Infrastructure, low tax are priority for V4 leader Hungary

WARSAW, Poland — Hungarian Prime Minister Viktor Orban said Wednesday that investment and developing infrastructure facilitated by low tax are the main goals for his government as it takes the annual rotating leadership of the Visegrad Group in central Europe.

Orban also spoke out against any European plans for relocating migrants and said Hungary was expecting “respect” rather than lessons from other members of the 27-nation European Union for its contribution to the club’s growth.

Orban was speaking in Katowice, southern Poland, at a meeting concluding Poland’s presidency of the Visegrad Group, or V4. Hungary will take it over on Thursday. The prime ministers of the two other members, the Czech Republic and Slovakia, also attended the meeting.

Orban said Hungary’s priority for V4 was a quick restart through investment, especially in roads and railways that should run through the region linking Europe’s north and south.

“There will be investment only when taxes are low,” Orban said.

“For that reason we will not back any international initiatives that would lead to the increase of taxes,” Orban said.

Orban linked security to migration and repeated the group’s firm stand against any form of obligatory relocation of migrants.

He also commented on recent statements by some EU leaders condemning a new law in Hungary that prohibits sharing content on homosexuality or sex reassignment to people under 18 in school sex education programs, films or advertisements.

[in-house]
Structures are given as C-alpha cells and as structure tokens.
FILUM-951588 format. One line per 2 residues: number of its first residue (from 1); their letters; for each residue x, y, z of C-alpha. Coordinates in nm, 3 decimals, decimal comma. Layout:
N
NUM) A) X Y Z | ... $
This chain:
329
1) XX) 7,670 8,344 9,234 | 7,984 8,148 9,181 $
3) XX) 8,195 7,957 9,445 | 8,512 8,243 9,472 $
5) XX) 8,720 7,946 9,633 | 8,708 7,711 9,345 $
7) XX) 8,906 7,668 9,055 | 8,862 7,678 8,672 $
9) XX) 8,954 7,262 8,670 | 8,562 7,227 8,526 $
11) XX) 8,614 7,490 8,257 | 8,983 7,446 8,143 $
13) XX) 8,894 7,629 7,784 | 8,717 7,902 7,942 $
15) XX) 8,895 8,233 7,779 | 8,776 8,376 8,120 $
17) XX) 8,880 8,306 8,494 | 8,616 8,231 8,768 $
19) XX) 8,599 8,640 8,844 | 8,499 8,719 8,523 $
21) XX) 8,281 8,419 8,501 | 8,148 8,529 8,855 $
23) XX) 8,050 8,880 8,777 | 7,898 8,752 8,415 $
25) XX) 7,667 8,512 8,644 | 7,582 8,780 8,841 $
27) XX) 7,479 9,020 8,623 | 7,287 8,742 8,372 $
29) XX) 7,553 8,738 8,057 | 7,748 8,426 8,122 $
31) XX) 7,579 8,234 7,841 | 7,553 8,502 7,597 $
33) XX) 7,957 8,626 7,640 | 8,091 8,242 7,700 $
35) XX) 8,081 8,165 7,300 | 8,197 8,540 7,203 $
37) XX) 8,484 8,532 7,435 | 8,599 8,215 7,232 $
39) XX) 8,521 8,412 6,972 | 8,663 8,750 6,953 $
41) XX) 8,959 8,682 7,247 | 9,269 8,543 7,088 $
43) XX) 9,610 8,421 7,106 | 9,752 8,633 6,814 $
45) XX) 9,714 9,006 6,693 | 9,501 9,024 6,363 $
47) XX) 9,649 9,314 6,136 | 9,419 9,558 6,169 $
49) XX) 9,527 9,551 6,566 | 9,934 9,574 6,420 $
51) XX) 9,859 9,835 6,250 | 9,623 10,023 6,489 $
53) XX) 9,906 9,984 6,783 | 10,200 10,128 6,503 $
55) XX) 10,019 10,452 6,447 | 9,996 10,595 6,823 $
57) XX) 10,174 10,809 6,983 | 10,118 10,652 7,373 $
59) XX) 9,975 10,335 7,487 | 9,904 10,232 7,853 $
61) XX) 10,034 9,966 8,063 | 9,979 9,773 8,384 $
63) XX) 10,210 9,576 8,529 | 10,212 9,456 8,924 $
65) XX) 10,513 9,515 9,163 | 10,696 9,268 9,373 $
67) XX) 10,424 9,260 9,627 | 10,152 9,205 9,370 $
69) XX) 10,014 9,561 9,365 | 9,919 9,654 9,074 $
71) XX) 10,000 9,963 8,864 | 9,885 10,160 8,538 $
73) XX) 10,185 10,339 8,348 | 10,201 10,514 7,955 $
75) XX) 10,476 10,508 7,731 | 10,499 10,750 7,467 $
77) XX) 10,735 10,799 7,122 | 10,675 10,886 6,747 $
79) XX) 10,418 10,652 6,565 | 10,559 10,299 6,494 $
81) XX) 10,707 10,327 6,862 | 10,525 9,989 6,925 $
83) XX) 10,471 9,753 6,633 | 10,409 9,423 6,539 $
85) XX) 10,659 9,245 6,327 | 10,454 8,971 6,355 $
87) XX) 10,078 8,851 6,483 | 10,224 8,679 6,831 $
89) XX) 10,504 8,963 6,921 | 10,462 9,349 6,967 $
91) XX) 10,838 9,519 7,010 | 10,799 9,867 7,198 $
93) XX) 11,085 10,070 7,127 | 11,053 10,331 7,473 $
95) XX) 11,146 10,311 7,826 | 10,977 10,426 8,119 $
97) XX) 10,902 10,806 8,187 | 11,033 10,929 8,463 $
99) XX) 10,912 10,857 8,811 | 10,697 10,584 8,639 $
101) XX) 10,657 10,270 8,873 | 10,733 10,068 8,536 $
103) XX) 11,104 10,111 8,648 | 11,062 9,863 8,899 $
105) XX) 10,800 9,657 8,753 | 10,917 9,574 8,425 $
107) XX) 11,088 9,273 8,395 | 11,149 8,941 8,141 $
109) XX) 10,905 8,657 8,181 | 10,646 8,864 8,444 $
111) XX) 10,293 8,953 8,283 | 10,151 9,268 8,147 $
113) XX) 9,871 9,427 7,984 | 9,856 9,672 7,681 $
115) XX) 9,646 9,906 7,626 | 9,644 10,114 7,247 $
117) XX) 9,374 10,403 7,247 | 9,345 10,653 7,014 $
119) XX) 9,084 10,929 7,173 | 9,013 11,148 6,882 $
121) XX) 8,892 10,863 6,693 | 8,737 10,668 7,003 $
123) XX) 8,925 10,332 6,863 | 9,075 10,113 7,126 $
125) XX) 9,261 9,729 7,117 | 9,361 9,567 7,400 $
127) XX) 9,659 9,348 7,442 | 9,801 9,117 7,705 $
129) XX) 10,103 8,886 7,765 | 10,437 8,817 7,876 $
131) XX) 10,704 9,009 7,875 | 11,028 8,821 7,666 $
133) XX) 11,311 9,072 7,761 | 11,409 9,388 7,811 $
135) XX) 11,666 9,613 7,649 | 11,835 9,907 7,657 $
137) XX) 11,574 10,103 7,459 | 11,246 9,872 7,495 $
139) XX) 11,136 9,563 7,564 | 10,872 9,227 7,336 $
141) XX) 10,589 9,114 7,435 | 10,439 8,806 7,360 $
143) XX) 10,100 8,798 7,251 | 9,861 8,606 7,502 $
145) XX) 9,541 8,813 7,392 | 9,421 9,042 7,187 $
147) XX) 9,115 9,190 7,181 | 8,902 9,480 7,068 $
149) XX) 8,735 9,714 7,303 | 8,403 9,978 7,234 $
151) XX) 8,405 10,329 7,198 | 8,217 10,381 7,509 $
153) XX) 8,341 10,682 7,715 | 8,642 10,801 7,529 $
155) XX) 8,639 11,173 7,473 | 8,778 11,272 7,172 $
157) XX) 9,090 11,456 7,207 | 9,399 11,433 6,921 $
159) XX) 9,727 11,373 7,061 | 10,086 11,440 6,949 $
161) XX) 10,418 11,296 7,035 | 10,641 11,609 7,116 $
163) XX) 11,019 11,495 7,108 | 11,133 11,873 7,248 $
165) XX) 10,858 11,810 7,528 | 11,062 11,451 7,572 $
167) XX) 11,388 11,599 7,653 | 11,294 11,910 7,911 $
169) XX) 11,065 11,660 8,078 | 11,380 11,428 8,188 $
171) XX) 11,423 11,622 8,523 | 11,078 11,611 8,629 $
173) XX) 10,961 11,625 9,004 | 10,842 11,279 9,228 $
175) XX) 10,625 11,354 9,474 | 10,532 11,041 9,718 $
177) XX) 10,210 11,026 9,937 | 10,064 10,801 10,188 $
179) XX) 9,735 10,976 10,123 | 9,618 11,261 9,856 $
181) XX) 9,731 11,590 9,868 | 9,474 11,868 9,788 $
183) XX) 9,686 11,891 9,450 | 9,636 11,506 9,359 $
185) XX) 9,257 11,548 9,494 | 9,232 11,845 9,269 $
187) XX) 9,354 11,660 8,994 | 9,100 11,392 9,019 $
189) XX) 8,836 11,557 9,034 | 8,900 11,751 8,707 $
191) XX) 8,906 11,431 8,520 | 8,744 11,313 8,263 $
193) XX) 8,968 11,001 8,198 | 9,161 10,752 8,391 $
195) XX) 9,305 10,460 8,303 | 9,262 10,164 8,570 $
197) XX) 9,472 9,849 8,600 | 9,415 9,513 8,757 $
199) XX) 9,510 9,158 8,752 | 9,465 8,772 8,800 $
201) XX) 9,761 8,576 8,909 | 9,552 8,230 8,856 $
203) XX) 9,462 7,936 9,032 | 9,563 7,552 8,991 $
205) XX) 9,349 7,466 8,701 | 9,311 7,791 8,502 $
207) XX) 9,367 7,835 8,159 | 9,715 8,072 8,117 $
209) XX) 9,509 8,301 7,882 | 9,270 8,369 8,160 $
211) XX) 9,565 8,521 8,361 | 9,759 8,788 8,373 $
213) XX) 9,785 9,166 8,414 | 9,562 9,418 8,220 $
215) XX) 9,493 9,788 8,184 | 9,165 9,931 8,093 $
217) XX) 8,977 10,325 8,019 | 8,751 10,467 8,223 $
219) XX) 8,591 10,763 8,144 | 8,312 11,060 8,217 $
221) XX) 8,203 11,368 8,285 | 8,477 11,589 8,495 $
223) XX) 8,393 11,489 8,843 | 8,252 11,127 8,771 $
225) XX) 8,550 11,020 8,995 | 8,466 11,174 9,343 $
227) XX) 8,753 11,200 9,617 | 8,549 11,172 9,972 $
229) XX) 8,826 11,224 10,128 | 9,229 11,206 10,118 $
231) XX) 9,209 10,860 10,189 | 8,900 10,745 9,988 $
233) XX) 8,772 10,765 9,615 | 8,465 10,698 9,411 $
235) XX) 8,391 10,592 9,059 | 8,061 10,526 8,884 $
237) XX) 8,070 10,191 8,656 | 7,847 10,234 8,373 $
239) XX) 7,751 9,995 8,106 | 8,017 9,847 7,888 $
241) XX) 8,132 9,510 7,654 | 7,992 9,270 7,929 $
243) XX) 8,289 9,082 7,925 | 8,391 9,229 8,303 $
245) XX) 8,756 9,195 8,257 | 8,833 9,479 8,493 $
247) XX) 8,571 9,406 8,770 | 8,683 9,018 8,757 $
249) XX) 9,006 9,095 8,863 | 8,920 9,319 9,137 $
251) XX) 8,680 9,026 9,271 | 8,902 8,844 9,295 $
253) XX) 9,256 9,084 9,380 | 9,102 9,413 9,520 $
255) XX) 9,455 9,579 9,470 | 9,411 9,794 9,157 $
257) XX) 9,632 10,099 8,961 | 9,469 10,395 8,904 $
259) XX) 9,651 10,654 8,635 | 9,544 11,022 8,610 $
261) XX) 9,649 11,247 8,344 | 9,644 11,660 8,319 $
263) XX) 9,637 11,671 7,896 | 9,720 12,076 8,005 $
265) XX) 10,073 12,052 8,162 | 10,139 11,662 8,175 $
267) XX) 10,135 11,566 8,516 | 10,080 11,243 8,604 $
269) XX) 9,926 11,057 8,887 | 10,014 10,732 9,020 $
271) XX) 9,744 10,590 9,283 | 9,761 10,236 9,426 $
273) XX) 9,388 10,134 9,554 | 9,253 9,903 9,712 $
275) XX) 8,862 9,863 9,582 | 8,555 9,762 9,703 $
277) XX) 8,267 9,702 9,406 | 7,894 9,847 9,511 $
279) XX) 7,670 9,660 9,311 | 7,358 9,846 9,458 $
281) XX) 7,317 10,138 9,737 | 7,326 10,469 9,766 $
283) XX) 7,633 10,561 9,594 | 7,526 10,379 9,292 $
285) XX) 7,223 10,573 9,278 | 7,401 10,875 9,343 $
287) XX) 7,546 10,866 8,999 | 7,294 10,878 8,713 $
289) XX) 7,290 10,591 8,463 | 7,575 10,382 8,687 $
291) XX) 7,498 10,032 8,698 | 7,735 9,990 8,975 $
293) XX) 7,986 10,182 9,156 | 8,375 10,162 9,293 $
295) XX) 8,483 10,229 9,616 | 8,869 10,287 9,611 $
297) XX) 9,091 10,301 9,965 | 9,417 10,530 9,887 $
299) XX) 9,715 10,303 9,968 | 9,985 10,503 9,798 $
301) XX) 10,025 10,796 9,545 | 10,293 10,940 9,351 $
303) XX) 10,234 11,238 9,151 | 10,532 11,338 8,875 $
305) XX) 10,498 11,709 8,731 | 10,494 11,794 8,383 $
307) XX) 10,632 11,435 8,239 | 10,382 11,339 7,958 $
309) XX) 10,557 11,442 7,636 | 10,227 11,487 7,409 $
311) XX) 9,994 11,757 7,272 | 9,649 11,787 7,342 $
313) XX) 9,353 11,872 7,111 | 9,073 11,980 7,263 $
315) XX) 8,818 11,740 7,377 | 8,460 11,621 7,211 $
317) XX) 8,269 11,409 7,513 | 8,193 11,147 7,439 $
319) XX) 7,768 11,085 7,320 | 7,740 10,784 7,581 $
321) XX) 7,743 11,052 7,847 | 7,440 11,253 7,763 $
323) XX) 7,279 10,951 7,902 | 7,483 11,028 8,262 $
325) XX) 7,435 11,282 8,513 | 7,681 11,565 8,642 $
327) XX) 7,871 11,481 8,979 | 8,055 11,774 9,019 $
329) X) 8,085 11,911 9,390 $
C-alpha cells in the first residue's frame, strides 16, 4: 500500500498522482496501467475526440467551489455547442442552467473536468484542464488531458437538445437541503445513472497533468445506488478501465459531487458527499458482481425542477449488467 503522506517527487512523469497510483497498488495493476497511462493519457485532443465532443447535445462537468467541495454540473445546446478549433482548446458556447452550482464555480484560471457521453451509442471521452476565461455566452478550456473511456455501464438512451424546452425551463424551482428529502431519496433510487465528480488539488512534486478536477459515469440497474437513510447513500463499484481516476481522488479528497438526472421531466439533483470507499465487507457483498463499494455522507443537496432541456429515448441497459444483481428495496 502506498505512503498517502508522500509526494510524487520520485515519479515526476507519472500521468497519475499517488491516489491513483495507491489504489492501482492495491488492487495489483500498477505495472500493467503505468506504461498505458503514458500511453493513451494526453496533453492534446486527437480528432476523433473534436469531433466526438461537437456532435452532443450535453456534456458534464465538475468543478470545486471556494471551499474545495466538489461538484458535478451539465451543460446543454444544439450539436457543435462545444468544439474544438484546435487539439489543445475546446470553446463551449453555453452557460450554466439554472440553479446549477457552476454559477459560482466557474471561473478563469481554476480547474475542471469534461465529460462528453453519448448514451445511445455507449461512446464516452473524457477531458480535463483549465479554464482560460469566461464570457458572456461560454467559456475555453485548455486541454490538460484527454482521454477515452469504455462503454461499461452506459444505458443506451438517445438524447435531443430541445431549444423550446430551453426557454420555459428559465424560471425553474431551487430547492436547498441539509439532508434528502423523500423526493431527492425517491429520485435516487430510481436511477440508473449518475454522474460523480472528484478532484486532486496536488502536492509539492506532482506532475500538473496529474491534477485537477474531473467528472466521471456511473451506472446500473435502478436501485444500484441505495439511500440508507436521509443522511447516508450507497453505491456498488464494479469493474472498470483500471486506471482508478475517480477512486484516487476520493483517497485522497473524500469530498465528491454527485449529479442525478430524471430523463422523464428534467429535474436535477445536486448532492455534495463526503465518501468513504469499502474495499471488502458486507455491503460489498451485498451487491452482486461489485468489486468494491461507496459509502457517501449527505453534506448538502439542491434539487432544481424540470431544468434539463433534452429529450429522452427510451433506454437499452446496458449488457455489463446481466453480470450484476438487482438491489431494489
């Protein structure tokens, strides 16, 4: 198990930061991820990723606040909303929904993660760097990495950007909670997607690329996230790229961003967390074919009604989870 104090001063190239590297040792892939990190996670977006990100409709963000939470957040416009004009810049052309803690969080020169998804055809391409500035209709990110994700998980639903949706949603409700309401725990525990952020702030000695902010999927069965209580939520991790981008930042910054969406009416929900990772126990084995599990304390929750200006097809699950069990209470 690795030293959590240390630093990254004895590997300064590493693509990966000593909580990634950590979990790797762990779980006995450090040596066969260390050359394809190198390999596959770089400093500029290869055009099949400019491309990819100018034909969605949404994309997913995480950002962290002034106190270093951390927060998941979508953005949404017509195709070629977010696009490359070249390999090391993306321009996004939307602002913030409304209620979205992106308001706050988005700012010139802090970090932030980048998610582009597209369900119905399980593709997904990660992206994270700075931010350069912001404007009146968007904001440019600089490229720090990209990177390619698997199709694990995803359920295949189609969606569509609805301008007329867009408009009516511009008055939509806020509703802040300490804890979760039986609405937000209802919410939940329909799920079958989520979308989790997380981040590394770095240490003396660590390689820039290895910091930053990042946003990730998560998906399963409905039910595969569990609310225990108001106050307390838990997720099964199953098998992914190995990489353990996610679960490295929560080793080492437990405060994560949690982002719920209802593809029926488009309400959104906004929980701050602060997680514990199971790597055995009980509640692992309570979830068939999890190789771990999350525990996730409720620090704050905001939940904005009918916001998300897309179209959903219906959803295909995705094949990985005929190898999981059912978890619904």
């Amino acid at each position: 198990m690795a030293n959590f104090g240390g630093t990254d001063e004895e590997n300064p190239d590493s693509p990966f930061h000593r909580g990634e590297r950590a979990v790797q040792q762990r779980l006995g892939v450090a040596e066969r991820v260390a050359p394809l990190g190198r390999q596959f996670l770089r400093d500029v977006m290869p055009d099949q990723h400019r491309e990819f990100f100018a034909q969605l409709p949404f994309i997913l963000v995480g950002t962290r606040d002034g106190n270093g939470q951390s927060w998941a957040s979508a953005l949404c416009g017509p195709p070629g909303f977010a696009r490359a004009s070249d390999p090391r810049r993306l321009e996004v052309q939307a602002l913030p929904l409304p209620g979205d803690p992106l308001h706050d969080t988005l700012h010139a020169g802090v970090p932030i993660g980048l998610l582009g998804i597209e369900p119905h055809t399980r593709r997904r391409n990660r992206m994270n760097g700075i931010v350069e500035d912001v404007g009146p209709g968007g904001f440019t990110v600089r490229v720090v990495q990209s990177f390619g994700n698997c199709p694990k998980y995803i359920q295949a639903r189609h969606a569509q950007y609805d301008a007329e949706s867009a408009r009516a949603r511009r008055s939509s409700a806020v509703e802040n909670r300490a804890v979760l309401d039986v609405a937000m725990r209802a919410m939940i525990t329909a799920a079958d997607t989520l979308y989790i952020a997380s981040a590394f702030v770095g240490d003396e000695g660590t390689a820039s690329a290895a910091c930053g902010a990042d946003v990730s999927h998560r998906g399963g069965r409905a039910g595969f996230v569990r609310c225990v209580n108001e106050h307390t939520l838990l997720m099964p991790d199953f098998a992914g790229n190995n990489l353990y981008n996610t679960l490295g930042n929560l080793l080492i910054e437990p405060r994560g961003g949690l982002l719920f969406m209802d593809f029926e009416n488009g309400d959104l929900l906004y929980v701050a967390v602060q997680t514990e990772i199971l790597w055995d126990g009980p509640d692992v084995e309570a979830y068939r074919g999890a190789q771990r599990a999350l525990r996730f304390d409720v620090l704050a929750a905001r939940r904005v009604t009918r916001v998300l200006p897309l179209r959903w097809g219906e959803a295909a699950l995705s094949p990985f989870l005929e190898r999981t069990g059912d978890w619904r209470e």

“We are expecting respect. We cannot agree to other EU member countries telling us how we are supposed to raise our Hungarian children. It’s a mistake,” Orban said.

Talking about the EU’s future, Polish Prime Minister Mateusz Morawiecki said the V4 supported a quick inclusion of West Balkan nations that are best prepared for EU membership.

He argued their presence would facilitate the EU’s security policy related to illegal migration.

Prime Ministers Andrej Babis of the Czech Republic and Eduard Heger of Slovakia stressed the importance of vaccination in fighting the pandemic, especially now that highly contagious delta variant of the coronavirus is spreading in some countries. They agreed on the need for a joint plan, for the V4 and for the EU, for giving the European economy a boost following the pandemic-era downturn.

The four countries want to have an active role in discussions about the future of the EU, their government leaders said.

Initiated in 1991, the group is a forum for developing political and economic ties between the four countries and for strengthening their position in Europe.